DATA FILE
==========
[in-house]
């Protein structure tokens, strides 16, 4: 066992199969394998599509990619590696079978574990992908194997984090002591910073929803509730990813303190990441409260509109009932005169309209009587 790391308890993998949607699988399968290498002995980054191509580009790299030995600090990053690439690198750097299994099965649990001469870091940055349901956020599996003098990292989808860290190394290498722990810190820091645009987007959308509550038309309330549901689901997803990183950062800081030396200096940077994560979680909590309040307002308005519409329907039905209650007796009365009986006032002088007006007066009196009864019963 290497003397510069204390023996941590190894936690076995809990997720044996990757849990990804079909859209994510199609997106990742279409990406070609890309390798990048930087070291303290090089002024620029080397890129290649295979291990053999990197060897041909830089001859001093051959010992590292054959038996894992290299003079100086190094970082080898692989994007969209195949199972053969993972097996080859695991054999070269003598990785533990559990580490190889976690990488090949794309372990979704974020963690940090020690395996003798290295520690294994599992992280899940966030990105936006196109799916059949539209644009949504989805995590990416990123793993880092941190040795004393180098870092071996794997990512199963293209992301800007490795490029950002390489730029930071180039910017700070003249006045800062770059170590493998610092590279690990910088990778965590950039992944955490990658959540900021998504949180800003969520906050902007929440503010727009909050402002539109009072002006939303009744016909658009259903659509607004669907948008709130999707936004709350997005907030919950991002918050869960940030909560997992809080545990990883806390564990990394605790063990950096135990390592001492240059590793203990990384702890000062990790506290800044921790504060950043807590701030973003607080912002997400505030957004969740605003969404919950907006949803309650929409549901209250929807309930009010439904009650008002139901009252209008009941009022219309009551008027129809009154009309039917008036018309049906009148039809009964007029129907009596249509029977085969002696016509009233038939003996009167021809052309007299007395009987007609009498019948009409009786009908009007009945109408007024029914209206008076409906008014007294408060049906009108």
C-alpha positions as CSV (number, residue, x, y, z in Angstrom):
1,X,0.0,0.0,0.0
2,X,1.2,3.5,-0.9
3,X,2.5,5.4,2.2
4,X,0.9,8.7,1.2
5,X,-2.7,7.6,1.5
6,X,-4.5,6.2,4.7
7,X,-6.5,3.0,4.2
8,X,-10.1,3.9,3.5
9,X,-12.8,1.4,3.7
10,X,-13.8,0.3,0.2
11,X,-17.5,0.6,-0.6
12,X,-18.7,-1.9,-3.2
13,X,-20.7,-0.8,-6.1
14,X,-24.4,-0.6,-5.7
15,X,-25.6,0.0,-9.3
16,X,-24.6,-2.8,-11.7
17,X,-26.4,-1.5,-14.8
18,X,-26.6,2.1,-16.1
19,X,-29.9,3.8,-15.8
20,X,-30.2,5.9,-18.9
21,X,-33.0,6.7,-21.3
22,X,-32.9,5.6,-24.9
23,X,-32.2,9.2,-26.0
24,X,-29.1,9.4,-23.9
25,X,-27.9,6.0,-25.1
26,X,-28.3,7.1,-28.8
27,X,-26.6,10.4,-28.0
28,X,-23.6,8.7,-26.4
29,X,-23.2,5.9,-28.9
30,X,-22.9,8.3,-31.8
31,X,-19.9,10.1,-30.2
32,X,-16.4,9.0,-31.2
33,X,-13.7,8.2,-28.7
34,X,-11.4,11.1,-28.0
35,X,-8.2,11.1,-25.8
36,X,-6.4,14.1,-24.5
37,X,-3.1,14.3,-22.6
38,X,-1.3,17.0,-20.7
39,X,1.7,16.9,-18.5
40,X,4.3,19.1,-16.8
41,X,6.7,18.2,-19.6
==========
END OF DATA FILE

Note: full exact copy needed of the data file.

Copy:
[in-house]
């Protein structure tokens, strides 16, 4: 066992199969394998599509990619590696079978574990992908194997984090002591910073929803509730990813303190990441409260509109009932005169309209009587 790391308890993998949607699988399968290498002995980054191509580009790299030995600090990053690439690198750097299994099965649990001469870091940055349901956020599996003098990292989808860290190394290498722990810190820091645009987007959308509550038309309330549901689901997803990183950062800081030396200096940077994560979680909590309040307002308005519409329907039905209650007796009365009986006032002088007006007066009196009864019963 290497003397510069204390023996941590190894936690076995809990997720044996990757849990990804079909859209994510199609997106990742279409990406070609890309390798990048930087070291303290090089002024620029080397890129290649295979291990053999990197060897041909830089001859001093051959010992590292054959038996894992290299003079100086190094970082080898692989994007969209195949199972053969993972097996080859695991054999070269003598990785533990559990580490190889976690990488090949794309372990979704974020963690940090020690395996003798290295520690294994599992992280899940966030990105936006196109799916059949539209644009949504989805995590990416990123793993880092941190040795004393180098870092071996794997990512199963293209992301800007490795490029950002390489730029930071180039910017700070003249006045800062770059170590493998610092590279690990910088990778965590950039992944955490990658959540900021998504949180800003969520906050902007929440503010727009909050402002539109009072002006939303009744016909658009259903659509607004669907948008709130999707936004709350997005907030919950991002918050869960940030909560997992809080545990990883806390564990990394605790063990950096135990390592001492240059590793203990990384702890000062990790506290800044921790504060950043807590701030973003607080912002997400505030957004969740605003969404919950907006949803309650929409549901209250929807309930009010439904009650008002139901009252209008009941009022219309009551008027129809009154009309039917008036018309049906009148039809009964007029129907009596249509029977085969002696016509009233038939003996009167021809052309007299007395009987007609009498019948009409009786009908009007009945109408007024029914209206008076409906008014007294408060049906009108």
C-alpha positions as CSV (number, residue, x, y, z in Angstrom):
1,X,0.0,0.0,0.0
2,X,1.2,3.5,-0.9
3,X,2.5,5.4,2.2
4,X,0.9,8.7,1.2
5,X,-2.7,7.6,1.5
6,X,-4.5,6.2,4.7
7,X,-6.5,3.0,4.2
8,X,-10.1,3.9,3.5
9,X,-12.8,1.4,3.7
10,X,-13.8,0.3,0.2
11,X,-17.5,0.6,-0.6
12,X,-18.7,-1.9,-3.2
13,X,-20.7,-0.8,-6.1
14,X,-24.4,-0.6,-5.7
15,X,-25.6,0.0,-9.3
16,X,-24.6,-2.8,-11.7
17,X,-26.4,-1.5,-14.8
18,X,-26.6,2.1,-16.1
19,X,-29.9,3.8,-15.8
20,X,-30.2,5.9,-18.9
21,X,-33.0,6.7,-21.3
22,X,-32.9,5.6,-24.9
23,X,-32.2,9.2,-26.0
24,X,-29.1,9.4,-23.9
25,X,-27.9,6.0,-25.1
26,X,-28.3,7.1,-28.8
27,X,-26.6,10.4,-28.0
28,X,-23.6,8.7,-26.4
29,X,-23.2,5.9,-28.9
30,X,-22.9,8.3,-31.8
31,X,-19.9,10.1,-30.2
32,X,-16.4,9.0,-31.2
33,X,-13.7,8.2,-28.7
34,X,-11.4,11.1,-28.0
35,X,-8.2,11.1,-25.8
36,X,-6.4,14.1,-24.5
37,X,-3.1,14.3,-22.6
38,X,-1.3,17.0,-20.7
39,X,1.7,16.9,-18.5
40,X,4.3,19.1,-16.8
41,X,6.7,18.2,-19.6